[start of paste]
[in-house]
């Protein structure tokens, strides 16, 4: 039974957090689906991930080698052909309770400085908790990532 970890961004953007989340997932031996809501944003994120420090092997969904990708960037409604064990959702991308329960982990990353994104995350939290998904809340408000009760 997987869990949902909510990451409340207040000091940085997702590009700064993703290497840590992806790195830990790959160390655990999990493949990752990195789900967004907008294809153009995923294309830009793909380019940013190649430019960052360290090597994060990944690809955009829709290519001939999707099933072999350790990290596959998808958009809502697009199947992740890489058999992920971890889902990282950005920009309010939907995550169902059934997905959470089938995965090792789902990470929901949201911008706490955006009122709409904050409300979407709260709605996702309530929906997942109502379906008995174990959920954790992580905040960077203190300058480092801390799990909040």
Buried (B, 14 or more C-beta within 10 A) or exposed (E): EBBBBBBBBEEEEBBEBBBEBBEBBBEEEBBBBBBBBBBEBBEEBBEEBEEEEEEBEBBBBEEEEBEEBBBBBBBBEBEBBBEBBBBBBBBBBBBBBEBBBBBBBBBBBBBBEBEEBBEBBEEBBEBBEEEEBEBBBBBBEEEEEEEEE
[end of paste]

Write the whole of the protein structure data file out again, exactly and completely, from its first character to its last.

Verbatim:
[in-house]
């Protein structure tokens, strides 16, 4: 039974957090689906991930080698052909309770400085908790990532 970890961004953007989340997932031996809501944003994120420090092997969904990708960037409604064990959702991308329960982990990353994104995350939290998904809340408000009760 997987869990949902909510990451409340207040000091940085997702590009700064993703290497840590992806790195830990790959160390655990999990493949990752990195789900967004907008294809153009995923294309830009793909380019940013190649430019960052360290090597994060990944690809955009829709290519001939999707099933072999350790990290596959998808958009809502697009199947992740890489058999992920971890889902990282950005920009309010939907995550169902059934997905959470089938995965090792789902990470929901949201911008706490955006009122709409904050409300979407709260709605996702309530929906997942109502379906008995174990959920954790992580905040960077203190300058480092801390799990909040």
Buried (B, 14 or more C-beta within 10 A) or exposed (E): EBBBBBBBBEEEEBBEBBBEBBEBBBEEEBBBBBBBBBBEBBEEBBEEBEEEEEEBEBBBBEEEEBEEBBBBBBBBEBEBBBEBBBBBBBBBBBBBBEBBBBBBBBBBBBBBEBEEBBEBBEEBBEBBEEEEBEBBBBBBEEEEEEEEE